I have been on the hunt for this place located in the Old Town of Chiang Mai for a little while. It is covered in a few other blogs and from their descriptions looked like a photographers dream, so worth a visit. I try to stay out of the centre of Chiang Mai as much as possible as it is busy and full of tourists, neither of which is my idea of a good time, here or any other place in the world. However the Terracotta garden is hidden away in a small soi and once you get away from the main roads in the Old Town you enter a quieter and slower paced world.

The Terracotta Garden is at the end of the first turn on the left on the road heading into the Old Town from Chiang Mai Gate as shown on the map below:

Google has actually got the location right. A world first.

Google has actually got the location right. A world first. The Ping River is off to the right.

The signpost for the soi looking towards Chiang Mai gate.

The signpost for the soi looking towards Chiang Mai gate. This is literally the first tiny soi on the left after you enter Prapokklao Road from Chiang Mai Gate.

The entranceway.

The entranceway is at the end of the soi on the left. The main formal gallery and workshop is on the right. Entry is free. Just wander in.

Ban Phor Liang Meun’s Terra Cotta Arts is actually a business with a workshop here in Chiang Mai and one in Lamphun, a town we haven’t visited yet South of Chiang Mai. All the sculptures on display in the garden are for sale. They look as though they have been pinched from ancient temples and gardens around Thailand and SE Asia but are actually all reproductions. The quickly growing moss makes them seem as if they have been in place for centuries.

The garden stretches away to the left as you enter.

The garden stretches away to the left as you enter.

Don’t be fooled when you first enter the garden as you look to the left and see the end wall. You are only looking at a third of the walled enclosure. It is U shaped with plenty more to see around the corner.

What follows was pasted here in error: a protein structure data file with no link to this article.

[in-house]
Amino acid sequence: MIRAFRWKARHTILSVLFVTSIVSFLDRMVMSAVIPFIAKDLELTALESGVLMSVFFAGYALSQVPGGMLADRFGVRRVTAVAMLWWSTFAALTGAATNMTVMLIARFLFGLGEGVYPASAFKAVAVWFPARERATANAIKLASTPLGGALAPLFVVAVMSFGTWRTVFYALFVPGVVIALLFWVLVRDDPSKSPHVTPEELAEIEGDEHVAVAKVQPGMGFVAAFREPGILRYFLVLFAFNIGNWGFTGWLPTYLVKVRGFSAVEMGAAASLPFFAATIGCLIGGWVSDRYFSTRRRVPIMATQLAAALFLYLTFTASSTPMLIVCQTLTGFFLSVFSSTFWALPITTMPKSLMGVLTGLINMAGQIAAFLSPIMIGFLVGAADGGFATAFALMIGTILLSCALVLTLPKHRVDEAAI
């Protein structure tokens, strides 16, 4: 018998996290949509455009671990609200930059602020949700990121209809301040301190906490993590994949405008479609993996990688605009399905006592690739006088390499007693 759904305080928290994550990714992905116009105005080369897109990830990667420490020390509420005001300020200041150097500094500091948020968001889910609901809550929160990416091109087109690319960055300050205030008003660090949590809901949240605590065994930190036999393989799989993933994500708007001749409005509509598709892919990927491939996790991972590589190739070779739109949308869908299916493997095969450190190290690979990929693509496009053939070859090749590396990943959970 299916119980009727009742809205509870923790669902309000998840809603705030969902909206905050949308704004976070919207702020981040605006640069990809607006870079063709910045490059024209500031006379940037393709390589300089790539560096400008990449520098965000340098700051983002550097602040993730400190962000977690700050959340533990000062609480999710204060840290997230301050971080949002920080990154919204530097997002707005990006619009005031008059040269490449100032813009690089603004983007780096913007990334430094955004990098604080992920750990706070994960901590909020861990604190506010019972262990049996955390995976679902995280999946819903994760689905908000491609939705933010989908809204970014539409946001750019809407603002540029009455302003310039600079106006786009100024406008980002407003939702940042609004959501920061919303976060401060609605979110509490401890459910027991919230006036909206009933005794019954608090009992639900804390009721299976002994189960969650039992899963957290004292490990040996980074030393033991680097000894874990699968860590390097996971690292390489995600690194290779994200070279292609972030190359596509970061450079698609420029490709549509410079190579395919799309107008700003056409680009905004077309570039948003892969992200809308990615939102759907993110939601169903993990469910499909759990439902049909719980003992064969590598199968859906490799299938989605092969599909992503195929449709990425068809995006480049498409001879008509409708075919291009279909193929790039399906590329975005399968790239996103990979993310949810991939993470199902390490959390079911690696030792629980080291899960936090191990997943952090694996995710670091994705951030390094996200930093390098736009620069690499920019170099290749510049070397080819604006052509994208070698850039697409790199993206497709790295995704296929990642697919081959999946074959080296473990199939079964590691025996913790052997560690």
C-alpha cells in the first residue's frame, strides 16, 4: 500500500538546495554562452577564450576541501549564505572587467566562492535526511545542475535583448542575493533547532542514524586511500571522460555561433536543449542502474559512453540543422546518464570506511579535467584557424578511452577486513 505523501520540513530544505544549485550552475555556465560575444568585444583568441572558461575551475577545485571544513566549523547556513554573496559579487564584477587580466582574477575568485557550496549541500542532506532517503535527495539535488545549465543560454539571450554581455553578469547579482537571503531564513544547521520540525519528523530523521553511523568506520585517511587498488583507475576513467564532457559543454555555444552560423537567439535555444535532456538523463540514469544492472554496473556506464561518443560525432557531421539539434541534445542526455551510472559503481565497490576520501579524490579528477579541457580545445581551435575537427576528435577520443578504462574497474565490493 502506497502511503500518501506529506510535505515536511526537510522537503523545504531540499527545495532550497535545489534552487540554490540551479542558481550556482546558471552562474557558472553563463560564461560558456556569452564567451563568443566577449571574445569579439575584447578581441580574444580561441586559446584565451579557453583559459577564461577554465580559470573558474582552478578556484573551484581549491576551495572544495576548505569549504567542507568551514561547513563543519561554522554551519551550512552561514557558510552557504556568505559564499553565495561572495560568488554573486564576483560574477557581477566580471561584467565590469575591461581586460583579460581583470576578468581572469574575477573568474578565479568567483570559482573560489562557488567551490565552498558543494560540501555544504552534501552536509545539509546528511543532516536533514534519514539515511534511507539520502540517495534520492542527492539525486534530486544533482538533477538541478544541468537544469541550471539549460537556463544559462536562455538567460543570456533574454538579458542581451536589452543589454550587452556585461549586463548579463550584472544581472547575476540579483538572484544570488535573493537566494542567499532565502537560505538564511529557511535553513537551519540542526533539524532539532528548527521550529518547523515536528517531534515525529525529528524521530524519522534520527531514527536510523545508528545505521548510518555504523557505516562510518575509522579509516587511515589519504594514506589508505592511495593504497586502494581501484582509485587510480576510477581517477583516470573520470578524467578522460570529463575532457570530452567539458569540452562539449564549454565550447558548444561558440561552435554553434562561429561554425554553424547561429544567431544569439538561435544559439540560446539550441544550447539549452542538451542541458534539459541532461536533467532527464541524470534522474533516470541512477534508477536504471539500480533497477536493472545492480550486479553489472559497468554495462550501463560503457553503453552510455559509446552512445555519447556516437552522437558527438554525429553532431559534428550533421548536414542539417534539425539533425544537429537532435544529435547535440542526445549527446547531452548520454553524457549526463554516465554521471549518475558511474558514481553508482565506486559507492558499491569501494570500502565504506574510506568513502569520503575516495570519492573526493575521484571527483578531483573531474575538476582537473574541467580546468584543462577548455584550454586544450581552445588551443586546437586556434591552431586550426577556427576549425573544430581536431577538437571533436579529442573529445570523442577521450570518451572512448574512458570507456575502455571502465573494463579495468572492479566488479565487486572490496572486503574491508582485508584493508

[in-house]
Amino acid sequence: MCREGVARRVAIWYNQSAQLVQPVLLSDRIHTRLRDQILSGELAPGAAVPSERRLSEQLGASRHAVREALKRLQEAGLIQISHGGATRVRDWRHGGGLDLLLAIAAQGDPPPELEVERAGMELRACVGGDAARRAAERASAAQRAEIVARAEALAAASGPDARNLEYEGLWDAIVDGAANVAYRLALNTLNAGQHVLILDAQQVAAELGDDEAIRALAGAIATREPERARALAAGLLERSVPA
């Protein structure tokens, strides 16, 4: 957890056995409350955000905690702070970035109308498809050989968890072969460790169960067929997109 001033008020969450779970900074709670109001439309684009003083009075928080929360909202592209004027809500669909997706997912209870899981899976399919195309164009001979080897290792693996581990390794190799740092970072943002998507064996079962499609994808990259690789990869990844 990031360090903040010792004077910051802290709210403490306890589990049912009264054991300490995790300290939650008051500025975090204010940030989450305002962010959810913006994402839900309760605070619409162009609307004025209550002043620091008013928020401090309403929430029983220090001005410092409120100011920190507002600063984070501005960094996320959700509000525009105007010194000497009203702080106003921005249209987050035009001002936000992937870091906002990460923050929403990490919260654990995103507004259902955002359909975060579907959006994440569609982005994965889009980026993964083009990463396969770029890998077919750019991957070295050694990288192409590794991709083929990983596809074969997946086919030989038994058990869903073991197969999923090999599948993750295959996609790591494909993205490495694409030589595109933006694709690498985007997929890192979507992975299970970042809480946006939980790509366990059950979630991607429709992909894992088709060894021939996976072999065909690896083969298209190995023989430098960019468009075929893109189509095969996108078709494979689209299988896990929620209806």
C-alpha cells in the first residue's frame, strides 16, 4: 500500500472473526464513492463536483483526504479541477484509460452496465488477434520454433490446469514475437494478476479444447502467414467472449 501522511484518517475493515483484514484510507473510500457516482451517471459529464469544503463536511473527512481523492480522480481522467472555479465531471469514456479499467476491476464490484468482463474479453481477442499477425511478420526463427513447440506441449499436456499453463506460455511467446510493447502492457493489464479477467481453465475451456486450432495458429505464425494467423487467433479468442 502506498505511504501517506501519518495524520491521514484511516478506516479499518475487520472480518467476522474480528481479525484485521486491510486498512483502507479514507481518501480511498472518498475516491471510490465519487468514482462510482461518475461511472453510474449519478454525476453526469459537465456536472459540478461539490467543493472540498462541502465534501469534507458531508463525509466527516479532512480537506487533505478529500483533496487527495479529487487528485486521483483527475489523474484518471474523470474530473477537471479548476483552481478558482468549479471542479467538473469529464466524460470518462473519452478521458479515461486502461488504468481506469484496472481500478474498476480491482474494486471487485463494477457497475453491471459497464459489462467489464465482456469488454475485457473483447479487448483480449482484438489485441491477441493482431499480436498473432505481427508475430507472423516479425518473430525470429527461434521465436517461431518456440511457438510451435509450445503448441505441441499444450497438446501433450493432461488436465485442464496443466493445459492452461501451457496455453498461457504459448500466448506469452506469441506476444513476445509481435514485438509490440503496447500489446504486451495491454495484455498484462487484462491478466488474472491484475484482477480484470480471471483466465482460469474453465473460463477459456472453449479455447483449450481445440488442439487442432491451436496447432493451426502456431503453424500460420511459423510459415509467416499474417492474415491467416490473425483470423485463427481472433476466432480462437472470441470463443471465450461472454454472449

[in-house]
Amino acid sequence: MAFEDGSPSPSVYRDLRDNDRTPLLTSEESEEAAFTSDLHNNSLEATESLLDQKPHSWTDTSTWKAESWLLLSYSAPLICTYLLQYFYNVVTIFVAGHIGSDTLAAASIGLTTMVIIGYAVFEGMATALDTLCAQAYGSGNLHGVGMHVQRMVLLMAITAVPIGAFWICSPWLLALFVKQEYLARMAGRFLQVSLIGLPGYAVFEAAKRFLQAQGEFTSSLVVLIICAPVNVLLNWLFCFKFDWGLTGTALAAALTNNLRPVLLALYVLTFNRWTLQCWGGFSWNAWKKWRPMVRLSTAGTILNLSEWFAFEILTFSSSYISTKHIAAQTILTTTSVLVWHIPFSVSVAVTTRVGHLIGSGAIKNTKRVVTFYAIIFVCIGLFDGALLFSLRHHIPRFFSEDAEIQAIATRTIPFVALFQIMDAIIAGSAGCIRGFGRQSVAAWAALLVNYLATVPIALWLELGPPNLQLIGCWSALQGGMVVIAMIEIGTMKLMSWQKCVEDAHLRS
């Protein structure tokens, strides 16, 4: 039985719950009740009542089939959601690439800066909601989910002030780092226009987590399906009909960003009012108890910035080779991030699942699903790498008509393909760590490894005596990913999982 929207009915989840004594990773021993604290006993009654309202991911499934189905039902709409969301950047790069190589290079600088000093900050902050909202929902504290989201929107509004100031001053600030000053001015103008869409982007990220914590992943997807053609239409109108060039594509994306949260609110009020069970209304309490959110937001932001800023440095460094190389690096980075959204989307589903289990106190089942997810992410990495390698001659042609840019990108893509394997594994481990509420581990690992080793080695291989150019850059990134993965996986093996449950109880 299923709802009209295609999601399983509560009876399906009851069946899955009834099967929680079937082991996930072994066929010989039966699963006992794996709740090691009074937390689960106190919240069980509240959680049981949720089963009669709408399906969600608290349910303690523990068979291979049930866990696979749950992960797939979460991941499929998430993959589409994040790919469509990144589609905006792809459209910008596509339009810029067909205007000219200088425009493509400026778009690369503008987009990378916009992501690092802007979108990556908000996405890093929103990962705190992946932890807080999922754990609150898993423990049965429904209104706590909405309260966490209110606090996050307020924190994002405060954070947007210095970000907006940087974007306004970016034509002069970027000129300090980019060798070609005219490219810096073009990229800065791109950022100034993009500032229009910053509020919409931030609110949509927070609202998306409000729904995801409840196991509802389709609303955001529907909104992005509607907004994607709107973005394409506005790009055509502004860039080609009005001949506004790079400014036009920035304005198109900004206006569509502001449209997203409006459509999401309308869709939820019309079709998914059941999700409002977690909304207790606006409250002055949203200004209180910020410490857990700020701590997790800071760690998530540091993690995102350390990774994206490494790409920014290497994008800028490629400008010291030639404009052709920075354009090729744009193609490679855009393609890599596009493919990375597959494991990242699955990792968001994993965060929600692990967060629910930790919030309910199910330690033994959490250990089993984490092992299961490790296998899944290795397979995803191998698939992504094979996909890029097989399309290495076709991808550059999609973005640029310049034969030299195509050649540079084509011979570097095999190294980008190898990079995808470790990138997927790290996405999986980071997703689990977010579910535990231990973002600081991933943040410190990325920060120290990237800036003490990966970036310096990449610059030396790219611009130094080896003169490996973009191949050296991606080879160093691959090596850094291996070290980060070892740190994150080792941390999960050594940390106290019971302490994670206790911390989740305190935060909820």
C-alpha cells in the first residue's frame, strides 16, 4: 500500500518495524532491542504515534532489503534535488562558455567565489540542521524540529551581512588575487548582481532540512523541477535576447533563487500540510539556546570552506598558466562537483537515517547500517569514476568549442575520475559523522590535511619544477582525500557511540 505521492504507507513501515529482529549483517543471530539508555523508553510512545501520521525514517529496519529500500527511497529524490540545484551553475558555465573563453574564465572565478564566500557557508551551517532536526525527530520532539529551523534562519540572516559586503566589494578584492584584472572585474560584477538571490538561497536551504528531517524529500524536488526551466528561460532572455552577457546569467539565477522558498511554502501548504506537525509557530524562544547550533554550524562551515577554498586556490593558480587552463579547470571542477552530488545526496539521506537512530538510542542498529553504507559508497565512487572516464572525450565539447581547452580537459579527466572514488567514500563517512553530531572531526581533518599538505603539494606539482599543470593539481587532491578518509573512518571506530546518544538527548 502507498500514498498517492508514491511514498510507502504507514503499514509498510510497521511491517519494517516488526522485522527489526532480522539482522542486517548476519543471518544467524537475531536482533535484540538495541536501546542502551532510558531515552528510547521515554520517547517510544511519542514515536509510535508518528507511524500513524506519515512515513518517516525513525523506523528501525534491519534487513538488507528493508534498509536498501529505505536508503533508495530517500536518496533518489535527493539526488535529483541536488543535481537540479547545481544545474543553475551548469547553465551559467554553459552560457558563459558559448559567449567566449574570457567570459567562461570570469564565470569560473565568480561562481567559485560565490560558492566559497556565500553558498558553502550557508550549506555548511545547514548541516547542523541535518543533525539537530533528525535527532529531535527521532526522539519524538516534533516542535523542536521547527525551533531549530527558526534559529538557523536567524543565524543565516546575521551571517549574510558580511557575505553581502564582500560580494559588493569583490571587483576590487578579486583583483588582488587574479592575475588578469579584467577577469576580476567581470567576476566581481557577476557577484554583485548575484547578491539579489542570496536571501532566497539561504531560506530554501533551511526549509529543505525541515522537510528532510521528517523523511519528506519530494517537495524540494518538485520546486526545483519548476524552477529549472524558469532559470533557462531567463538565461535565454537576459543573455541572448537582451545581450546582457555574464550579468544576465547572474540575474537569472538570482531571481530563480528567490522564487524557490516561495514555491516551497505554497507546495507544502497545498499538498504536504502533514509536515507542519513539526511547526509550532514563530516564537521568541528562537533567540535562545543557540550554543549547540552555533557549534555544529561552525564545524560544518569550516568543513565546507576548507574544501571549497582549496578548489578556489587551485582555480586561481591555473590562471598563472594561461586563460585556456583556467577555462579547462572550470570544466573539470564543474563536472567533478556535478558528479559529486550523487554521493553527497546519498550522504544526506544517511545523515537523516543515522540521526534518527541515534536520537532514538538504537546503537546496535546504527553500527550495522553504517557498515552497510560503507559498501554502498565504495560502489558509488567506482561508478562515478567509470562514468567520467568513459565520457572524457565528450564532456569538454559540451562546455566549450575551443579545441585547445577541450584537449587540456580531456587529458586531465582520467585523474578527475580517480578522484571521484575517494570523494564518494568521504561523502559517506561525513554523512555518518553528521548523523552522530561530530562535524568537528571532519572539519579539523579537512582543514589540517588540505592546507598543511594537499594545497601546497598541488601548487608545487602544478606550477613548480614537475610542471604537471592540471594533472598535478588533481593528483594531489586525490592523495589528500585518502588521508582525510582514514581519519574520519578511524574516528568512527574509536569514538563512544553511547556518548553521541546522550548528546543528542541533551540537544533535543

And there's more.

And there’s more.

Be careful walking as the stone paths are very slippery.

And more.

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It is impossible not to take heaps of photos here. Everywhere you look the ground is stacked with wonderful figures, piles of body parts and other unusual sights. Thank goodness for digital cameras.

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One for the garden in Isaan – I wish.

Carnage.

Carnage.

Would they miss a small one?

Pocket sized but surprisingly heavy.

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On my wish list too.

 

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The garden must have been here for a while to have tree roots like this.

The garden must have been here for a while to have tree roots like this.

The one on the right is real.

The one on the right is real and not for sale.

Ganesh

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Another one for my garden. I wonder how much she would cost.

Another one for my garden. I wonder how much she would cost.

Bits

Stacked reliefs.

From the garden looking to the bright world outside.

From the garden looking to the bright world outside.

The garden is a wonderfully peaceful way to spend some time and I doubt you will see many other people here. The immediate area is worth a wander too with small guesthouses and restaurants. It seemed more Thai and less catering to the farang tourist trade, which was nice. The Pak Guesthouse is just outside the garden on the left and is a cool place to stop for a beer. More details HERE.

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This guesthouse and small restaurant looked worth a visit. A Chang beer for 35 THB or $1.00.

The Pak guesthouse and small restaurant looked worth a visit. A Chang beer for 35 THB or $1.00.

Small sois head off calling to be explored.

Small sois head off in all directions calling out to be explored.

Some big houses hidden away in the back streets.

Some big houses hidden away in the back streets.

You can never go far in Chiang Mai and not stumble across a temple.

You can never go far in Chiang Mai and not stumble across a temple.

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A Tony’s temple roof photo.

 

History decaying.

History decaying.

Or a cat......

Protecting the chillies.

So another great afternoon in Chiang Mai. We will make a day trip to the Terracotta Arts location in Lamphun before we leave Chiang Mai, which is set within a 60 acre garden. I will report back once we’ve been.

The website for the Ban Phor Liang Meun’s Terra Cotta Arts can be found HERE.

Thanks for reading.